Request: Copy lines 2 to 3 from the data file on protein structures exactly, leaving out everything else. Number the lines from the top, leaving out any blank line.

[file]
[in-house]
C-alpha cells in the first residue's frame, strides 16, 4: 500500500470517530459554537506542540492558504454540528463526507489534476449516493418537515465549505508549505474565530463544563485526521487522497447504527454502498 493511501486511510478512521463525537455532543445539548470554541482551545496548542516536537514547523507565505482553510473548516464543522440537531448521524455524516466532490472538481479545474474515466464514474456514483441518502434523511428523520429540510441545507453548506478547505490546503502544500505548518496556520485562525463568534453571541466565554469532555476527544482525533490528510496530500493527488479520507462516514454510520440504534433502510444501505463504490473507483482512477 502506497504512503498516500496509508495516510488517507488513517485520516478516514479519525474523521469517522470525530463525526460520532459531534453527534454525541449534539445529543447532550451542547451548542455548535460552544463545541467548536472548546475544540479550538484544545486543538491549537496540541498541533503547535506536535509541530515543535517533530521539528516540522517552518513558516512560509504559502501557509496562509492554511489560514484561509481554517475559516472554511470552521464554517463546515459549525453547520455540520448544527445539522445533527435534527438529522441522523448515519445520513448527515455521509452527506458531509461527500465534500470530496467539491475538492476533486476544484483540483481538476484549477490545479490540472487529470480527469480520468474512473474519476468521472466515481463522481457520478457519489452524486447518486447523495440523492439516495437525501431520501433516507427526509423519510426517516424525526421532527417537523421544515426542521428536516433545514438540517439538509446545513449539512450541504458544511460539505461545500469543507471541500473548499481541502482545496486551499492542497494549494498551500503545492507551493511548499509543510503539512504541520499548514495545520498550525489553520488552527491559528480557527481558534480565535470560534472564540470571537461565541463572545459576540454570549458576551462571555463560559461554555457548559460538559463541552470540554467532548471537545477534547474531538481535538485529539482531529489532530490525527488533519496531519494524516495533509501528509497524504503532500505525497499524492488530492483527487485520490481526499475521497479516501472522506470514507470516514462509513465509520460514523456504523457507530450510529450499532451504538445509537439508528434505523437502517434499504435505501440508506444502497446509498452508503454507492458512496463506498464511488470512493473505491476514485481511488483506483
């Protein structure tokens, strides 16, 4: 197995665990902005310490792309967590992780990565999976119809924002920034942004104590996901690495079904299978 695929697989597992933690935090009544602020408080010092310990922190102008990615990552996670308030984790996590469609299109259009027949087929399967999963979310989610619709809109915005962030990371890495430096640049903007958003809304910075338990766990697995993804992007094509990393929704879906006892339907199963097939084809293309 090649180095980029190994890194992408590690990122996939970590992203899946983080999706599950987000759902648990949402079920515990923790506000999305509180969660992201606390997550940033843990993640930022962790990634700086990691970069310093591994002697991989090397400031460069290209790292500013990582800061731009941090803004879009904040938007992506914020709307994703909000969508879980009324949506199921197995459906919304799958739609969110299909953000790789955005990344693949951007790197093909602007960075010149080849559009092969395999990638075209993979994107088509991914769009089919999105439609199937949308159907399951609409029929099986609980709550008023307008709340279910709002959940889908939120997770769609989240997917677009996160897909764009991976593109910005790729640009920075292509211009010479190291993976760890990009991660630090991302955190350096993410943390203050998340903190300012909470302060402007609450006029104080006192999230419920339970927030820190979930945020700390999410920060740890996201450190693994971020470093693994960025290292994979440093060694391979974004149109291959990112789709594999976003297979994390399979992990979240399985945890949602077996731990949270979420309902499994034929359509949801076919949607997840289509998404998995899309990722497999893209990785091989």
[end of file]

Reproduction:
C-alpha cells in the first residue's frame, strides 16, 4: 500500500470517530459554537506542540492558504454540528463526507489534476449516493418537515465549505508549505474565530463544563485526521487522497447504527454502498 493511501486511510478512521463525537455532543445539548470554541482551545496548542516536537514547523507565505482553510473548516464543522440537531448521524455524516466532490472538481479545474474515466464514474456514483441518502434523511428523520429540510441545507453548506478547505490546503502544500505548518496556520485562525463568534453571541466565554469532555476527544482525533490528510496530500493527488479520507462516514454510520440504534433502510444501505463504490473507483482512477 502506497504512503498516500496509508495516510488517507488513517485520516478516514479519525474523521469517522470525530463525526460520532459531534453527534454525541449534539445529543447532550451542547451548542455548535460552544463545541467548536472548546475544540479550538484544545486543538491549537496540541498541533503547535506536535509541530515543535517533530521539528516540522517552518513558516512560509504559502501557509496562509492554511489560514484561509481554517475559516472554511470552521464554517463546515459549525453547520455540520448544527445539522445533527435534527438529522441522523448515519445520513448527515455521509452527506458531509461527500465534500470530496467539491475538492476533486476544484483540483481538476484549477490545479490540472487529470480527469480520468474512473474519476468521472466515481463522481457520478457519489452524486447518486447523495440523492439516495437525501431520501433516507427526509423519510426517516424525526421532527417537523421544515426542521428536516433545514438540517439538509446545513449539512450541504458544511460539505461545500469543507471541500473548499481541502482545496486551499492542497494549494498551500503545492507551493511548499509543510503539512504541520499548514495545520498550525489553520488552527491559528480557527481558534480565535470560534472564540470571537461565541463572545459576540454570549458576551462571555463560559461554555457548559460538559463541552470540554467532548471537545477534547474531538481535538485529539482531529489532530490525527488533519496531519494524516495533509501528509497524504503532500505525497499524492488530492483527487485520490481526499475521497479516501472522506470514507470516514462509513465509520460514523456504523457507530450510529450499532451504538445509537439508528434505523437502517434499504435505501440508506444502497446509498452508503454507492458512496463506498464511488470512493473505491476514485481511488483506483
């Protein structure tokens, strides 16, 4: 197995665990902005310490792309967590992780990565999976119809924002920034942004104590996901690495079904299978 695929697989597992933690935090009544602020408080010092310990922190102008990615990552996670308030984790996590469609299109259009027949087929399967999963979310989610619709809109915005962030990371890495430096640049903007958003809304910075338990766990697995993804992007094509990393929704879906006892339907199963097939084809293309 090649180095980029190994890194992408590690990122996939970590992203899946983080999706599950987000759902648990949402079920515990923790506000999305509180969660992201606390997550940033843990993640930022962790990634700086990691970069310093591994002697991989090397400031460069290209790292500013990582800061731009941090803004879009904040938007992506914020709307994703909000969508879980009324949506199921197995459906919304799958739609969110299909953000790789955005990344693949951007790197093909602007960075010149080849559009092969395999990638075209993979994107088509991914769009089919999105439609199937949308159907399951609409029929099986609980709550008023307008709340279910709002959940889908939120997770769609989240997917677009996160897909764009991976593109910005790729640009920075292509211009010479190291993976760890990009991660630090991302955190350096993410943390203050998340903190300012909470302060402007609450006029104080006192999230419920339970927030820190979930945020700390999410920060740890996201450190693994971020470093693994960025290292994979440093060694391979974004149109291959990112789709594999976003297979994390399979992990979240399985945890949602077996731990949270979420309902499994034929359509949801076919949607997840289509998404998995899309990722497999893209990785091989």